Referendum on Trump
Midterm elections in America are always seen as a referendum on the sitting president but Trump has made this one entirely about himself by fanning the fears of his base of mostly white voters with inflammatory speeches. The 2018 election represents more Senate and House races appear on their ballots. Barack Obama said the "character of the country" is on the ballot as a spate of hate crimes and politically motivated attacks rocked the country. When Trump wakes up on Wednesday morning, it will be a different American political power equation he will encounter, one where he will be held accountable and he will be hounded.
Not a blue wave but a pink surge
Stung by Trump’s denigration of women both before he took office and till date, a record number of women ran for the US House this midterm and did well for themselves and their party. Nearly 100 women have been elected to the House tonight, by 11 pm. Did Trump see it coming? Yes, but the best he could muster up in response is to put a bunch of White House insiders — all women — on the stage in the fag end of the campaign and then take a cheap jab at trying to win over women voters saying “they don’t want it, they don’t want the migrant caravans coming into this country. They don’t feel safe!” Too little too late. By then, 36 million votes had already been cast. The House is getting its first two Muslim women and Massachusetts is getting its first black congresswoman while Arizona and Tennessee stand to elect their first woman senators in Tuesday's midterm elections. Several female winners will take office as trailblazers, marking firsts for their race and gender.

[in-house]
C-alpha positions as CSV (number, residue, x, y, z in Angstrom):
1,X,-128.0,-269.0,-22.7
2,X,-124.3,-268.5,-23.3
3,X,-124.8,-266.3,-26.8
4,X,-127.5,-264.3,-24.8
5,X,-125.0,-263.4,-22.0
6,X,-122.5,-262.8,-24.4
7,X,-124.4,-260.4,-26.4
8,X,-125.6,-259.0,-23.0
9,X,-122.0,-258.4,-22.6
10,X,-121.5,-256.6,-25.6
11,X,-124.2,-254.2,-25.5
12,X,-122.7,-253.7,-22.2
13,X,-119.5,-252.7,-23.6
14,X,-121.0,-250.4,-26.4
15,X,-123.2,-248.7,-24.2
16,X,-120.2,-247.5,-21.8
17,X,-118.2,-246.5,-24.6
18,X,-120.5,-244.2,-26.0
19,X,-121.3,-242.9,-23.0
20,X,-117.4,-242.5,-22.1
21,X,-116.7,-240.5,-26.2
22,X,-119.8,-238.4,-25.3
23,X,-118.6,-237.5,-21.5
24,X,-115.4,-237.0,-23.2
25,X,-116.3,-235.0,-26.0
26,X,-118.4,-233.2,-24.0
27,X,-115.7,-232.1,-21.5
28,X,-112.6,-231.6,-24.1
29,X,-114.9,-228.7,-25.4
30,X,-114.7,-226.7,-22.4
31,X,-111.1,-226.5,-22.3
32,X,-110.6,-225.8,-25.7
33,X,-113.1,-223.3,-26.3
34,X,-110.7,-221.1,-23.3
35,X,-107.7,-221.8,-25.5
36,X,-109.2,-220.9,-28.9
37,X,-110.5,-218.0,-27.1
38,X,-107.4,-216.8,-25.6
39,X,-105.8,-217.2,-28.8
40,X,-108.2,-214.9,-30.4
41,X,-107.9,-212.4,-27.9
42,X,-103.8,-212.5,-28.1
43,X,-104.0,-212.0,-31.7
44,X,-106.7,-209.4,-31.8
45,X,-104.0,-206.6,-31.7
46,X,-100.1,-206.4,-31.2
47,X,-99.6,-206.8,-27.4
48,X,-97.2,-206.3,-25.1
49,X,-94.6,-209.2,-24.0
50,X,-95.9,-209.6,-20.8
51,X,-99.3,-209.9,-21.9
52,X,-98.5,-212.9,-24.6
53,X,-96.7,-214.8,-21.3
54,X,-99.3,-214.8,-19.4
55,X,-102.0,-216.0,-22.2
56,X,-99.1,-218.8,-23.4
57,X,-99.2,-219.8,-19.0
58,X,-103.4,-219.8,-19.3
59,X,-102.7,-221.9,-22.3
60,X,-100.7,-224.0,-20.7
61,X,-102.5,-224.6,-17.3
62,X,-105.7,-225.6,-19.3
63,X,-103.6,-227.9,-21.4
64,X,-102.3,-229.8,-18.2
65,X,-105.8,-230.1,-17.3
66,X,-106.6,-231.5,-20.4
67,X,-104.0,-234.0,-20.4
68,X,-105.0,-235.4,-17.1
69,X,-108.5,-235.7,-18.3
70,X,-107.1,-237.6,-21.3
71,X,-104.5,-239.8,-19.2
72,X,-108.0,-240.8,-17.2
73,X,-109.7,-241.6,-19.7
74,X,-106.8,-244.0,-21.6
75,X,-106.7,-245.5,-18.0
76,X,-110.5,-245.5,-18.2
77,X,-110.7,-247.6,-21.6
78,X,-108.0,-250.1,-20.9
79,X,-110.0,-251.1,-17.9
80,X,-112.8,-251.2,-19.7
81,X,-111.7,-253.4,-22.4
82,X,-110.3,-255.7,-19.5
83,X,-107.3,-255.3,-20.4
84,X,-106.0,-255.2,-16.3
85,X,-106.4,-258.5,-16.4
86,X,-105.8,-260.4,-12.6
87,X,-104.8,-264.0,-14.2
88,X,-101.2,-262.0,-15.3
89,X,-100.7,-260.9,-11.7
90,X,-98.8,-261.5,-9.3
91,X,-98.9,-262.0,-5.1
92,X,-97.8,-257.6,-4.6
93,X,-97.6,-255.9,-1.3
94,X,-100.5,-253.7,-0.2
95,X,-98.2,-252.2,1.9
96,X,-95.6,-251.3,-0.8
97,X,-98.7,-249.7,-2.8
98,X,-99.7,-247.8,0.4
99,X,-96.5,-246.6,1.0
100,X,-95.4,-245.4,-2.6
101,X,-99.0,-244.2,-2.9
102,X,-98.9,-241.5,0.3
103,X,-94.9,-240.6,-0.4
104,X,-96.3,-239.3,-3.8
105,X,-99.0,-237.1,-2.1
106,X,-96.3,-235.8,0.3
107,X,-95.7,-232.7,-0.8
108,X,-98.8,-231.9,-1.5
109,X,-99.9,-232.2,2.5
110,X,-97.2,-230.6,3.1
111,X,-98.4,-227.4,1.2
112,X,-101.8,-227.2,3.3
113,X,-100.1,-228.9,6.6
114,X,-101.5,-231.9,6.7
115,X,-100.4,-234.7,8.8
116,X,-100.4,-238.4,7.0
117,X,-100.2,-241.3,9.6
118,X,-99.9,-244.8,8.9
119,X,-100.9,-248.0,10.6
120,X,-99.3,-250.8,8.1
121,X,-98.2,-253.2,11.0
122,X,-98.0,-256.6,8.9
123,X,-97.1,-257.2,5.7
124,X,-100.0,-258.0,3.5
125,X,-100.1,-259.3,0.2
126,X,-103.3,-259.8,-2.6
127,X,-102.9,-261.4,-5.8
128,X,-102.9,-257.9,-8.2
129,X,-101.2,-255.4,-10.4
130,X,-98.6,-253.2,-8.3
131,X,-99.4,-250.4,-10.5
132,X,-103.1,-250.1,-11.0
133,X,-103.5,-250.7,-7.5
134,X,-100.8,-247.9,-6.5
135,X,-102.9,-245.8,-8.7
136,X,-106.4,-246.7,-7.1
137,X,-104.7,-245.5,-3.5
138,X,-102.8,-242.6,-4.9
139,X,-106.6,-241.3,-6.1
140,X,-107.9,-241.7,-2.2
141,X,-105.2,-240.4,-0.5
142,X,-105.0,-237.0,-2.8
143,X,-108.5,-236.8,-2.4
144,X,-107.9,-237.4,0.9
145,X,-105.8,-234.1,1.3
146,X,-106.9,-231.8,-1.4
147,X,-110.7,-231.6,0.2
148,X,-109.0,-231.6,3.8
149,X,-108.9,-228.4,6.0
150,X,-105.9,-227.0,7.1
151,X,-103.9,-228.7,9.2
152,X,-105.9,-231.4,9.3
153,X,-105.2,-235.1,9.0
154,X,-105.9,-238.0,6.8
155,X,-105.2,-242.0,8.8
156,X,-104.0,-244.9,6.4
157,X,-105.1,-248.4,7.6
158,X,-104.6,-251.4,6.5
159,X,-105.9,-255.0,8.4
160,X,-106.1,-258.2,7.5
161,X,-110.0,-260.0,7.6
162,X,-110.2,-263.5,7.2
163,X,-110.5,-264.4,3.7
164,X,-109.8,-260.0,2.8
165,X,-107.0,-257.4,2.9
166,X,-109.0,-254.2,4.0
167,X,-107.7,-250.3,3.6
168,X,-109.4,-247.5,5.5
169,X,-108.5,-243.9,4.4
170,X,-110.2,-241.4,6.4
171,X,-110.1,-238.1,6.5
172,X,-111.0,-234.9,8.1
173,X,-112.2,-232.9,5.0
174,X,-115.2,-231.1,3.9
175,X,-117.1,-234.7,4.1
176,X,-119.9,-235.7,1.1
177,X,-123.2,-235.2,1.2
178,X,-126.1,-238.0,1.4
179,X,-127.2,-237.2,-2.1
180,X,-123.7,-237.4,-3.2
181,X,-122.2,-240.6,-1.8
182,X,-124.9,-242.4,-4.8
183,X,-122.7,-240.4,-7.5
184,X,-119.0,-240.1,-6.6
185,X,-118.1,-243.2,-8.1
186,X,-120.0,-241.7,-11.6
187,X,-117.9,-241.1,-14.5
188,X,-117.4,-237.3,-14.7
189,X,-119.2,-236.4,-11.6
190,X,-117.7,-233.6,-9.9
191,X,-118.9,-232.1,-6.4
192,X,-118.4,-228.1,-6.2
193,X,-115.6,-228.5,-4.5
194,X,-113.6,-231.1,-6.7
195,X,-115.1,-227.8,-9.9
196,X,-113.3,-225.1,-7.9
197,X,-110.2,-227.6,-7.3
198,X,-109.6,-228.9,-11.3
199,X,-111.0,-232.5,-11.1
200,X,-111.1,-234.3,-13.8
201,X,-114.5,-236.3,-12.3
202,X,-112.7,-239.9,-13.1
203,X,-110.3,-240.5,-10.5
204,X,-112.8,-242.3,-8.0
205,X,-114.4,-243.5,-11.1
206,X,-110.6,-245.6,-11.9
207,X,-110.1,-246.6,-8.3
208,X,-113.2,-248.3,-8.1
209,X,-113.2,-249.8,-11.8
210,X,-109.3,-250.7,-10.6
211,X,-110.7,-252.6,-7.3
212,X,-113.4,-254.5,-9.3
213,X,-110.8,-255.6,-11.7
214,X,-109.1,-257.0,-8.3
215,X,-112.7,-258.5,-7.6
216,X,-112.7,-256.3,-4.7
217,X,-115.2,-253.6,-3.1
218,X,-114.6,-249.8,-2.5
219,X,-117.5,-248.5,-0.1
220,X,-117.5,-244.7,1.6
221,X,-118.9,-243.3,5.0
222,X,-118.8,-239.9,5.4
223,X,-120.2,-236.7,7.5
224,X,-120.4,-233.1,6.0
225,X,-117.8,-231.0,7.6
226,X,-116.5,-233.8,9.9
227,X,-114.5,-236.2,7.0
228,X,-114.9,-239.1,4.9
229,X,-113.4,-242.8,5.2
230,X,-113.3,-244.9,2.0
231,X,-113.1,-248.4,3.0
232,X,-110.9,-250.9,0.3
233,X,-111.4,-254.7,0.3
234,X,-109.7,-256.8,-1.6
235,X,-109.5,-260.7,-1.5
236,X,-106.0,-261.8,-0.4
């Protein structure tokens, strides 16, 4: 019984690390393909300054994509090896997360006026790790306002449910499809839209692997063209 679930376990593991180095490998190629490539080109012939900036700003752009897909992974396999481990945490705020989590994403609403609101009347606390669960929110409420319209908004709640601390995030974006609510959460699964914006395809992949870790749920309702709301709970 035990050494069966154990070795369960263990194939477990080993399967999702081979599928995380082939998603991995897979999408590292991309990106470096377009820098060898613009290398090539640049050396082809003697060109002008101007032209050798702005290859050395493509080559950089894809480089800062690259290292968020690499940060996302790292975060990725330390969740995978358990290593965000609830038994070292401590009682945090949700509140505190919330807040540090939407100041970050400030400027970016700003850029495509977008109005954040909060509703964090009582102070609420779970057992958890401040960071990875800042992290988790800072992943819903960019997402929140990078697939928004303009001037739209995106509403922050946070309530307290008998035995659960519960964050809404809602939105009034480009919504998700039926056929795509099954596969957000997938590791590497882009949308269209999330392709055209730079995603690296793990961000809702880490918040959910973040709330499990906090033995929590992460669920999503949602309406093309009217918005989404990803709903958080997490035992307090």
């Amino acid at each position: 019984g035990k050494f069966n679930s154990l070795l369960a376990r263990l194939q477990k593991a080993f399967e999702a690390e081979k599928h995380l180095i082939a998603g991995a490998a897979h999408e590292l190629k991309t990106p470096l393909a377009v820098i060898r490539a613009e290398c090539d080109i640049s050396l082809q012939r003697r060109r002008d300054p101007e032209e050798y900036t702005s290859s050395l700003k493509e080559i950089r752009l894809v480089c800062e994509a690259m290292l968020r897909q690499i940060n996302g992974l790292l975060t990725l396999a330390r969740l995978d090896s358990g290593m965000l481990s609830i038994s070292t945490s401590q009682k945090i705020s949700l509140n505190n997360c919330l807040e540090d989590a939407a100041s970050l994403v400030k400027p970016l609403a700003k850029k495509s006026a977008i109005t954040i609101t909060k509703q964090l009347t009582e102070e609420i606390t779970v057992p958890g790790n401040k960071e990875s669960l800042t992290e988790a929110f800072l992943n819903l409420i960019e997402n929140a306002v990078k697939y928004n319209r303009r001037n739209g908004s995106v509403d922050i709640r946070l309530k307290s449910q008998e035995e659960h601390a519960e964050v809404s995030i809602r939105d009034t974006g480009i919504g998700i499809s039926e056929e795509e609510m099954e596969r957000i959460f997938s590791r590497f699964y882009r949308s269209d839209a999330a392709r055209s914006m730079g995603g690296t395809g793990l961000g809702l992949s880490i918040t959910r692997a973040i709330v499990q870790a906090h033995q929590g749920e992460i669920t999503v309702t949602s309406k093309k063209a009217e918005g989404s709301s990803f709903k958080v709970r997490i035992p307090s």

The Democrats find a star
Finally, a young white man with charisma from America’s south — Beto O'Rourke brings that elusive X factor to become a national Democratic phenomenon. O'Rourke has shattered fundraising records and set off whispers that he could be a credible 2020 White House contender. A Democrat hasn't won a Texas Senate seat since 1988, and no one from the party has captured any statewide office since 1994, the nation's longest political losing streak. O'Rourke lost a close race in Texas but he and other Democrats who pulled off wins tonight prove that candidates and charm matter.
Turbocharged younger voters
Typical midterm elections tend to draw out an older, whiter electorate and fewer single women than presidential years. But deep disdain for Trump among the younger generation has changed the deal. We saw strong turnout tonight from supercharged younger voters stung by the outcome in 2016, and deeply aware that their generation could have made the difference for Hillary Clinton. A new poll from Harvard Institute of Politics this week found that 18-to-29-year-olds were far more likely to vote in Tuesday's midterm election than they were in 2010 and 2014.
“They’ve gone local…yeah, they’ve gone local for this election,” Trump whined as he closed out his arguments to voters across key battlegrounds. That’s right. As Trump manufactured conspiracy theories in closing weeks about a socialist takeover by the resistance the Democrats stayed laser-focused on health care at a time when insurance premiums and the price of prescription drugs is at risk of going through the roof. Their big message: Vote for us and pre-existing conditions will be covered in your insurance. It worked. "Understand why you won", strategists are telling Democrats, back from a prolonged stint in political wilderness.
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Updated Date: Nov 07, 2018 10:58:31 IST